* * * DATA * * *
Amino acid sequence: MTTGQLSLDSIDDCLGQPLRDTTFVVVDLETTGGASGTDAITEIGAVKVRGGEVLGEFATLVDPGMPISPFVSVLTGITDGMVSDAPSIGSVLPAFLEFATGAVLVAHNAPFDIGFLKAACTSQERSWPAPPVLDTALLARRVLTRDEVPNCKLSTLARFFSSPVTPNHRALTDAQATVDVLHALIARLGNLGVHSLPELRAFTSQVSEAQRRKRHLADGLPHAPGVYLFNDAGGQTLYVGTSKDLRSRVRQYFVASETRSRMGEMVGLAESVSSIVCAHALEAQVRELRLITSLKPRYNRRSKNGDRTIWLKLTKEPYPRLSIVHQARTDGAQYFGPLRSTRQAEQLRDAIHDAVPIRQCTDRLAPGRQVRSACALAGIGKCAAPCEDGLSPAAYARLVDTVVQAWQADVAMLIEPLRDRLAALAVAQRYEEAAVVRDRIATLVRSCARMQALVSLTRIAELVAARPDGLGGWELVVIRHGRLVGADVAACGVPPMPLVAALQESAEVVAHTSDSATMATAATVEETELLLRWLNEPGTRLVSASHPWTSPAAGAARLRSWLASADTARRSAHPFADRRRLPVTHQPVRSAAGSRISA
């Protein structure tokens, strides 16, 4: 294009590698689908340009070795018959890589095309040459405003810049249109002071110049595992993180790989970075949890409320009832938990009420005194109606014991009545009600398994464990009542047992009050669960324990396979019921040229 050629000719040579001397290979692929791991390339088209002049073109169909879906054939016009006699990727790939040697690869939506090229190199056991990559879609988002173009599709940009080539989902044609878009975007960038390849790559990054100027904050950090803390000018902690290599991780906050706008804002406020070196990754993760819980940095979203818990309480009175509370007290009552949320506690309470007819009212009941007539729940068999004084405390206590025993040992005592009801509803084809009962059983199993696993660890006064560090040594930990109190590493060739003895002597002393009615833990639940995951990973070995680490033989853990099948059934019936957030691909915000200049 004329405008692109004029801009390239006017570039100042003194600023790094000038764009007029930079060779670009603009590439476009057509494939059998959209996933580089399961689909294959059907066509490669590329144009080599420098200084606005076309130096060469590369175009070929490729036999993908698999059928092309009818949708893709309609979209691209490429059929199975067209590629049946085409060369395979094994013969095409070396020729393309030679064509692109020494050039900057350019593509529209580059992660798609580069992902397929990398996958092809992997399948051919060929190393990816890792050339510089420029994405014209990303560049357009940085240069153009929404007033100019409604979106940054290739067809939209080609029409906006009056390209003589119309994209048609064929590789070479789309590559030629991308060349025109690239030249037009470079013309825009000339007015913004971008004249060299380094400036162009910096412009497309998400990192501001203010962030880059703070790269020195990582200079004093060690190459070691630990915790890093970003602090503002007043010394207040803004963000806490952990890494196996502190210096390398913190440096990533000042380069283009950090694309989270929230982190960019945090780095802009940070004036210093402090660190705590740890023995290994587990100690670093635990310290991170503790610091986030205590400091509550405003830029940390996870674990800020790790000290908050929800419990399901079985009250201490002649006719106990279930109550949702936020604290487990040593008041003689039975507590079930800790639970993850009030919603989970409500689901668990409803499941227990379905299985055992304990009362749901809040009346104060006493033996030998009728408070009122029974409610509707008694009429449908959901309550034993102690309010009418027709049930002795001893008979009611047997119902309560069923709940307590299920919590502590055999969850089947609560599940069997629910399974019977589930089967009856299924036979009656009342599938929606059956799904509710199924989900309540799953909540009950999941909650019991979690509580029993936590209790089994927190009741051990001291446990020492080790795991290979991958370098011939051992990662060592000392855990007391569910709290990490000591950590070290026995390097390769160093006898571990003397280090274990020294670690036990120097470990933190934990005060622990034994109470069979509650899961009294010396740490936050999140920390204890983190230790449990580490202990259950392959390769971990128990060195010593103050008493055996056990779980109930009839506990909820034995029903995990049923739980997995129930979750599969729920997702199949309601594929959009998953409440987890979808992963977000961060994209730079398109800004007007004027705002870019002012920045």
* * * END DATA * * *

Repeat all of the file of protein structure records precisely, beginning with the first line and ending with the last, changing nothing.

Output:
Amino acid sequence: MTTGQLSLDSIDDCLGQPLRDTTFVVVDLETTGGASGTDAITEIGAVKVRGGEVLGEFATLVDPGMPISPFVSVLTGITDGMVSDAPSIGSVLPAFLEFATGAVLVAHNAPFDIGFLKAACTSQERSWPAPPVLDTALLARRVLTRDEVPNCKLSTLARFFSSPVTPNHRALTDAQATVDVLHALIARLGNLGVHSLPELRAFTSQVSEAQRRKRHLADGLPHAPGVYLFNDAGGQTLYVGTSKDLRSRVRQYFVASETRSRMGEMVGLAESVSSIVCAHALEAQVRELRLITSLKPRYNRRSKNGDRTIWLKLTKEPYPRLSIVHQARTDGAQYFGPLRSTRQAEQLRDAIHDAVPIRQCTDRLAPGRQVRSACALAGIGKCAAPCEDGLSPAAYARLVDTVVQAWQADVAMLIEPLRDRLAALAVAQRYEEAAVVRDRIATLVRSCARMQALVSLTRIAELVAARPDGLGGWELVVIRHGRLVGADVAACGVPPMPLVAALQESAEVVAHTSDSATMATAATVEETELLLRWLNEPGTRLVSASHPWTSPAAGAARLRSWLASADTARRSAHPFADRRRLPVTHQPVRSAAGSRISA
């Protein structure tokens, strides 16, 4: 294009590698689908340009070795018959890589095309040459405003810049249109002071110049595992993180790989970075949890409320009832938990009420005194109606014991009545009600398994464990009542047992009050669960324990396979019921040229 050629000719040579001397290979692929791991390339088209002049073109169909879906054939016009006699990727790939040697690869939506090229190199056991990559879609988002173009599709940009080539989902044609878009975007960038390849790559990054100027904050950090803390000018902690290599991780906050706008804002406020070196990754993760819980940095979203818990309480009175509370007290009552949320506690309470007819009212009941007539729940068999004084405390206590025993040992005592009801509803084809009962059983199993696993660890006064560090040594930990109190590493060739003895002597002393009615833990639940995951990973070995680490033989853990099948059934019936957030691909915000200049 004329405008692109004029801009390239006017570039100042003194600023790094000038764009007029930079060779670009603009590439476009057509494939059998959209996933580089399961689909294959059907066509490669590329144009080599420098200084606005076309130096060469590369175009070929490729036999993908698999059928092309009818949708893709309609979209691209490429059929199975067209590629049946085409060369395979094994013969095409070396020729393309030679064509692109020494050039900057350019593509529209580059992660798609580069992902397929990398996958092809992997399948051919060929190393990816890792050339510089420029994405014209990303560049357009940085240069153009929404007033100019409604979106940054290739067809939209080609029409906006009056390209003589119309994209048609064929590789070479789309590559030629991308060349025109690239030249037009470079013309825009000339007015913004971008004249060299380094400036162009910096412009497309998400990192501001203010962030880059703070790269020195990582200079004093060690190459070691630990915790890093970003602090503002007043010394207040803004963000806490952990890494196996502190210096390398913190440096990533000042380069283009950090694309989270929230982190960019945090780095802009940070004036210093402090660190705590740890023995290994587990100690670093635990310290991170503790610091986030205590400091509550405003830029940390996870674990800020790790000290908050929800419990399901079985009250201490002649006719106990279930109550949702936020604290487990040593008041003689039975507590079930800790639970993850009030919603989970409500689901668990409803499941227990379905299985055992304990009362749901809040009346104060006493033996030998009728408070009122029974409610509707008694009429449908959901309550034993102690309010009418027709049930002795001893008979009611047997119902309560069923709940307590299920919590502590055999969850089947609560599940069997629910399974019977589930089967009856299924036979009656009342599938929606059956799904509710199924989900309540799953909540009950999941909650019991979690509580029993936590209790089994927190009741051990001291446990020492080790795991290979991958370098011939051992990662060592000392855990007391569910709290990490000591950590070290026995390097390769160093006898571990003397280090274990020294670690036990120097470990933190934990005060622990034994109470069979509650899961009294010396740490936050999140920390204890983190230790449990580490202990259950392959390769971990128990060195010593103050008493055996056990779980109930009839506990909820034995029903995990049923739980997995129930979750599969729920997702199949309601594929959009998953409440987890979808992963977000961060994209730079398109800004007007004027705002870019002012920045």